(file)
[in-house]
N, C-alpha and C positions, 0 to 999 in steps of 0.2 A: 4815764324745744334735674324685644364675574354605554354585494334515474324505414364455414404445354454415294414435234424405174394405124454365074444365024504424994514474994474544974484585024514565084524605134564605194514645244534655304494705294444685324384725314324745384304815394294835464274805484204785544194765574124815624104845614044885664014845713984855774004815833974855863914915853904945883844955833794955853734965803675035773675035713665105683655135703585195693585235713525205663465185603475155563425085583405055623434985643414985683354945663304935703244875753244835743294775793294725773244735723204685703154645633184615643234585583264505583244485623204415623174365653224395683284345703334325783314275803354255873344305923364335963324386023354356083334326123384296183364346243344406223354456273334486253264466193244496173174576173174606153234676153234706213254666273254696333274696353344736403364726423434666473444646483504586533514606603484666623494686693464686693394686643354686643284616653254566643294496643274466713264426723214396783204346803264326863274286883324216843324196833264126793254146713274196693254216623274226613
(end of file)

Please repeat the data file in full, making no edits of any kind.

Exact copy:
[in-house]
N, C-alpha and C positions, 0 to 999 in steps of 0.2 A: 4815764324745744334735674324685644364675574354605554354585494334515474324505414364455414404445354454415294414435234424405174394405124454365074444365024504424994514474994474544974484585024514565084524605134564605194514645244534655304494705294444685324384725314324745384304815394294835464274805484204785544194765574124815624104845614044885664014845713984855774004815833974855863914915853904945883844955833794955853734965803675035773675035713665105683655135703585195693585235713525205663465185603475155563425085583405055623434985643414985683354945663304935703244875753244835743294775793294725773244735723204685703154645633184615643234585583264505583244485623204415623174365653224395683284345703334325783314275803354255873344305923364335963324386023354356083334326123384296183364346243344406223354456273334486253264466193244496173174576173174606153234676153234706213254666273254696333274696353344736403364726423434666473444646483504586533514606603484666623494686693464686693394686643354686643284616653254566643294496643274466713264426723214396783204346803264326863274286883324216843324196833264126793254146713274196693254216623274226613